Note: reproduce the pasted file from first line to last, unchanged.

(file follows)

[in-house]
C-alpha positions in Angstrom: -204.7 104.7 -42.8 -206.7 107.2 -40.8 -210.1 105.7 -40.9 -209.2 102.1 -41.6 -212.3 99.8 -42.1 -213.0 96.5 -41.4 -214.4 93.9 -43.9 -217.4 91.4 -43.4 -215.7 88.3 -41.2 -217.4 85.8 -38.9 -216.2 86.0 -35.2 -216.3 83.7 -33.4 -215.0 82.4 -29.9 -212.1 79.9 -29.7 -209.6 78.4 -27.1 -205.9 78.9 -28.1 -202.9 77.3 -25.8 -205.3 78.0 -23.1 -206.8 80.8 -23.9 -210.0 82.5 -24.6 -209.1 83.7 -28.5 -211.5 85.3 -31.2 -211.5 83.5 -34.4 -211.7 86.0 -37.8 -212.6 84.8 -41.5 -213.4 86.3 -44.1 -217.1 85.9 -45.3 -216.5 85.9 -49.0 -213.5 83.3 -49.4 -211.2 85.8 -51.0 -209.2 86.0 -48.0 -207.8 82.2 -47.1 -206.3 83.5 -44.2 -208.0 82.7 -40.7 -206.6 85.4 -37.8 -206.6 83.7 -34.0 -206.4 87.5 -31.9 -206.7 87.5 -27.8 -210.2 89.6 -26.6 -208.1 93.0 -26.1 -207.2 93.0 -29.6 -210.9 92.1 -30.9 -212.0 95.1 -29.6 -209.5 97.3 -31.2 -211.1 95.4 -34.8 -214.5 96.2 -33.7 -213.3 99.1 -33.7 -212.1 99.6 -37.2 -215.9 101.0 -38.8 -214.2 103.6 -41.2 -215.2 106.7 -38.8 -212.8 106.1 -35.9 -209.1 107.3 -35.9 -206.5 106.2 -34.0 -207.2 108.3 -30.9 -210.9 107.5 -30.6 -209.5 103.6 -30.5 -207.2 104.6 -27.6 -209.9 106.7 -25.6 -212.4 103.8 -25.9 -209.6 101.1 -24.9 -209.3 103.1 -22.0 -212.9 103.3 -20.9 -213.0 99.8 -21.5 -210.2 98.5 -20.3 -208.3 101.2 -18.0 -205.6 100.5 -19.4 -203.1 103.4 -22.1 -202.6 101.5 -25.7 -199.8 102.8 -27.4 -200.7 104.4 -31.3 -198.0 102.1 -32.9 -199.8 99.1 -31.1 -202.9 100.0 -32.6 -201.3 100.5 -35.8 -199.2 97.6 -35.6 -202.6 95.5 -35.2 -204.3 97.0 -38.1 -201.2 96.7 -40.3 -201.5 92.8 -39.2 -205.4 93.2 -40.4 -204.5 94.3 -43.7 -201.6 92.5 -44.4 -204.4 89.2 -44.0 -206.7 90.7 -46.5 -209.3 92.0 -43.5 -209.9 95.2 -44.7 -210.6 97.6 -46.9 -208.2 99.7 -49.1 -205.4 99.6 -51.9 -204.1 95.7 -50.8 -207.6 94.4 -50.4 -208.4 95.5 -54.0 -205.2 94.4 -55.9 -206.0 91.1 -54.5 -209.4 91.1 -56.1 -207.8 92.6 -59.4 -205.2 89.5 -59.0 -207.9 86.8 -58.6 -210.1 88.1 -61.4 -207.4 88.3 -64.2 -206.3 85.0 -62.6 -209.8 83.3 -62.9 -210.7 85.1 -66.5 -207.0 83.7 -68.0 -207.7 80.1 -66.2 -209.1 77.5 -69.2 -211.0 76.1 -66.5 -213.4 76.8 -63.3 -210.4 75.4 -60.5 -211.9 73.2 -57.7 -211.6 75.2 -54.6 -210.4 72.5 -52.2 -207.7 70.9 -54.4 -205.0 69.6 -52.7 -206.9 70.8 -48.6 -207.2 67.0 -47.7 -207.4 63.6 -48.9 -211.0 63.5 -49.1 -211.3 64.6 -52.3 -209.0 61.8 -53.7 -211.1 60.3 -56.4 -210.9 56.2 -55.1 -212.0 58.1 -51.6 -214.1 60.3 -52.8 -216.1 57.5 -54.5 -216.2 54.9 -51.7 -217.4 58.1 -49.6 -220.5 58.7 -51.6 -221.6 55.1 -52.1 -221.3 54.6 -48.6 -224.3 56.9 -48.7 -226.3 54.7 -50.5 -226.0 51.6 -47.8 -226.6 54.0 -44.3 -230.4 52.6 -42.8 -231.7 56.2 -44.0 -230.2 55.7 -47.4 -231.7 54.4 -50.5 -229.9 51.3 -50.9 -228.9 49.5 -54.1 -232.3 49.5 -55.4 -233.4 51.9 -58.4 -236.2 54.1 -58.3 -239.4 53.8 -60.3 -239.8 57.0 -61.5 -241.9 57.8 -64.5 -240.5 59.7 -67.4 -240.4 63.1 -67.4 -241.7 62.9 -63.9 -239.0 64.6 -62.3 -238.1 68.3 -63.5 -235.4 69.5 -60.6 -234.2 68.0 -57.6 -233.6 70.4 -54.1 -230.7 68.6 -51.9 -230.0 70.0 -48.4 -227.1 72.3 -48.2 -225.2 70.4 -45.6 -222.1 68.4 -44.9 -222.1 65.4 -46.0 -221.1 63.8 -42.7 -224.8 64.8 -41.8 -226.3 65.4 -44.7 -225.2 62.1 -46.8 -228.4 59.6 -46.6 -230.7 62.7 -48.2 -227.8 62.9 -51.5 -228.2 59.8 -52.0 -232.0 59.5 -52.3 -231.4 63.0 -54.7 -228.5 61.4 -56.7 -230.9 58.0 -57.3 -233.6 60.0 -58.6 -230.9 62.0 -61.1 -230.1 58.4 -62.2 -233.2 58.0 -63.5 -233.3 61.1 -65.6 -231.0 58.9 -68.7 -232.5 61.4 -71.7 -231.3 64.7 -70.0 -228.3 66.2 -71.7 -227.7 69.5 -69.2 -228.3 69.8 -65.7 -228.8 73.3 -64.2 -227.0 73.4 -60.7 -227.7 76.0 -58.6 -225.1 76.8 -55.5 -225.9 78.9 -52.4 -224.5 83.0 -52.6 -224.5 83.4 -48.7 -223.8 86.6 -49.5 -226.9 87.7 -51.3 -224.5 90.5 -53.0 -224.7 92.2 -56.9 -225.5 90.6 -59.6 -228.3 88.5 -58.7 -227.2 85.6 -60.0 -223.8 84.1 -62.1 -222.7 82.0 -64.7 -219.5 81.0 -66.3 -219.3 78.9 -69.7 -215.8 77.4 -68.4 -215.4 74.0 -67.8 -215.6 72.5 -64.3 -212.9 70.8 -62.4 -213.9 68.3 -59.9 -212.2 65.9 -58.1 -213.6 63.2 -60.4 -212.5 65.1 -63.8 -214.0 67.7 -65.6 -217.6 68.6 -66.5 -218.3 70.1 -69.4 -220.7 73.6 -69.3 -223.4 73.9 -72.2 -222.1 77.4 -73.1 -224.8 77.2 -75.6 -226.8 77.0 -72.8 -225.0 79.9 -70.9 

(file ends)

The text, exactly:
[in-house]
C-alpha positions in Angstrom: -204.7 104.7 -42.8 -206.7 107.2 -40.8 -210.1 105.7 -40.9 -209.2 102.1 -41.6 -212.3 99.8 -42.1 -213.0 96.5 -41.4 -214.4 93.9 -43.9 -217.4 91.4 -43.4 -215.7 88.3 -41.2 -217.4 85.8 -38.9 -216.2 86.0 -35.2 -216.3 83.7 -33.4 -215.0 82.4 -29.9 -212.1 79.9 -29.7 -209.6 78.4 -27.1 -205.9 78.9 -28.1 -202.9 77.3 -25.8 -205.3 78.0 -23.1 -206.8 80.8 -23.9 -210.0 82.5 -24.6 -209.1 83.7 -28.5 -211.5 85.3 -31.2 -211.5 83.5 -34.4 -211.7 86.0 -37.8 -212.6 84.8 -41.5 -213.4 86.3 -44.1 -217.1 85.9 -45.3 -216.5 85.9 -49.0 -213.5 83.3 -49.4 -211.2 85.8 -51.0 -209.2 86.0 -48.0 -207.8 82.2 -47.1 -206.3 83.5 -44.2 -208.0 82.7 -40.7 -206.6 85.4 -37.8 -206.6 83.7 -34.0 -206.4 87.5 -31.9 -206.7 87.5 -27.8 -210.2 89.6 -26.6 -208.1 93.0 -26.1 -207.2 93.0 -29.6 -210.9 92.1 -30.9 -212.0 95.1 -29.6 -209.5 97.3 -31.2 -211.1 95.4 -34.8 -214.5 96.2 -33.7 -213.3 99.1 -33.7 -212.1 99.6 -37.2 -215.9 101.0 -38.8 -214.2 103.6 -41.2 -215.2 106.7 -38.8 -212.8 106.1 -35.9 -209.1 107.3 -35.9 -206.5 106.2 -34.0 -207.2 108.3 -30.9 -210.9 107.5 -30.6 -209.5 103.6 -30.5 -207.2 104.6 -27.6 -209.9 106.7 -25.6 -212.4 103.8 -25.9 -209.6 101.1 -24.9 -209.3 103.1 -22.0 -212.9 103.3 -20.9 -213.0 99.8 -21.5 -210.2 98.5 -20.3 -208.3 101.2 -18.0 -205.6 100.5 -19.4 -203.1 103.4 -22.1 -202.6 101.5 -25.7 -199.8 102.8 -27.4 -200.7 104.4 -31.3 -198.0 102.1 -32.9 -199.8 99.1 -31.1 -202.9 100.0 -32.6 -201.3 100.5 -35.8 -199.2 97.6 -35.6 -202.6 95.5 -35.2 -204.3 97.0 -38.1 -201.2 96.7 -40.3 -201.5 92.8 -39.2 -205.4 93.2 -40.4 -204.5 94.3 -43.7 -201.6 92.5 -44.4 -204.4 89.2 -44.0 -206.7 90.7 -46.5 -209.3 92.0 -43.5 -209.9 95.2 -44.7 -210.6 97.6 -46.9 -208.2 99.7 -49.1 -205.4 99.6 -51.9 -204.1 95.7 -50.8 -207.6 94.4 -50.4 -208.4 95.5 -54.0 -205.2 94.4 -55.9 -206.0 91.1 -54.5 -209.4 91.1 -56.1 -207.8 92.6 -59.4 -205.2 89.5 -59.0 -207.9 86.8 -58.6 -210.1 88.1 -61.4 -207.4 88.3 -64.2 -206.3 85.0 -62.6 -209.8 83.3 -62.9 -210.7 85.1 -66.5 -207.0 83.7 -68.0 -207.7 80.1 -66.2 -209.1 77.5 -69.2 -211.0 76.1 -66.5 -213.4 76.8 -63.3 -210.4 75.4 -60.5 -211.9 73.2 -57.7 -211.6 75.2 -54.6 -210.4 72.5 -52.2 -207.7 70.9 -54.4 -205.0 69.6 -52.7 -206.9 70.8 -48.6 -207.2 67.0 -47.7 -207.4 63.6 -48.9 -211.0 63.5 -49.1 -211.3 64.6 -52.3 -209.0 61.8 -53.7 -211.1 60.3 -56.4 -210.9 56.2 -55.1 -212.0 58.1 -51.6 -214.1 60.3 -52.8 -216.1 57.5 -54.5 -216.2 54.9 -51.7 -217.4 58.1 -49.6 -220.5 58.7 -51.6 -221.6 55.1 -52.1 -221.3 54.6 -48.6 -224.3 56.9 -48.7 -226.3 54.7 -50.5 -226.0 51.6 -47.8 -226.6 54.0 -44.3 -230.4 52.6 -42.8 -231.7 56.2 -44.0 -230.2 55.7 -47.4 -231.7 54.4 -50.5 -229.9 51.3 -50.9 -228.9 49.5 -54.1 -232.3 49.5 -55.4 -233.4 51.9 -58.4 -236.2 54.1 -58.3 -239.4 53.8 -60.3 -239.8 57.0 -61.5 -241.9 57.8 -64.5 -240.5 59.7 -67.4 -240.4 63.1 -67.4 -241.7 62.9 -63.9 -239.0 64.6 -62.3 -238.1 68.3 -63.5 -235.4 69.5 -60.6 -234.2 68.0 -57.6 -233.6 70.4 -54.1 -230.7 68.6 -51.9 -230.0 70.0 -48.4 -227.1 72.3 -48.2 -225.2 70.4 -45.6 -222.1 68.4 -44.9 -222.1 65.4 -46.0 -221.1 63.8 -42.7 -224.8 64.8 -41.8 -226.3 65.4 -44.7 -225.2 62.1 -46.8 -228.4 59.6 -46.6 -230.7 62.7 -48.2 -227.8 62.9 -51.5 -228.2 59.8 -52.0 -232.0 59.5 -52.3 -231.4 63.0 -54.7 -228.5 61.4 -56.7 -230.9 58.0 -57.3 -233.6 60.0 -58.6 -230.9 62.0 -61.1 -230.1 58.4 -62.2 -233.2 58.0 -63.5 -233.3 61.1 -65.6 -231.0 58.9 -68.7 -232.5 61.4 -71.7 -231.3 64.7 -70.0 -228.3 66.2 -71.7 -227.7 69.5 -69.2 -228.3 69.8 -65.7 -228.8 73.3 -64.2 -227.0 73.4 -60.7 -227.7 76.0 -58.6 -225.1 76.8 -55.5 -225.9 78.9 -52.4 -224.5 83.0 -52.6 -224.5 83.4 -48.7 -223.8 86.6 -49.5 -226.9 87.7 -51.3 -224.5 90.5 -53.0 -224.7 92.2 -56.9 -225.5 90.6 -59.6 -228.3 88.5 -58.7 -227.2 85.6 -60.0 -223.8 84.1 -62.1 -222.7 82.0 -64.7 -219.5 81.0 -66.3 -219.3 78.9 -69.7 -215.8 77.4 -68.4 -215.4 74.0 -67.8 -215.6 72.5 -64.3 -212.9 70.8 -62.4 -213.9 68.3 -59.9 -212.2 65.9 -58.1 -213.6 63.2 -60.4 -212.5 65.1 -63.8 -214.0 67.7 -65.6 -217.6 68.6 -66.5 -218.3 70.1 -69.4 -220.7 73.6 -69.3 -223.4 73.9 -72.2 -222.1 77.4 -73.1 -224.8 77.2 -75.6 -226.8 77.0 -72.8 -225.0 79.9 -70.9 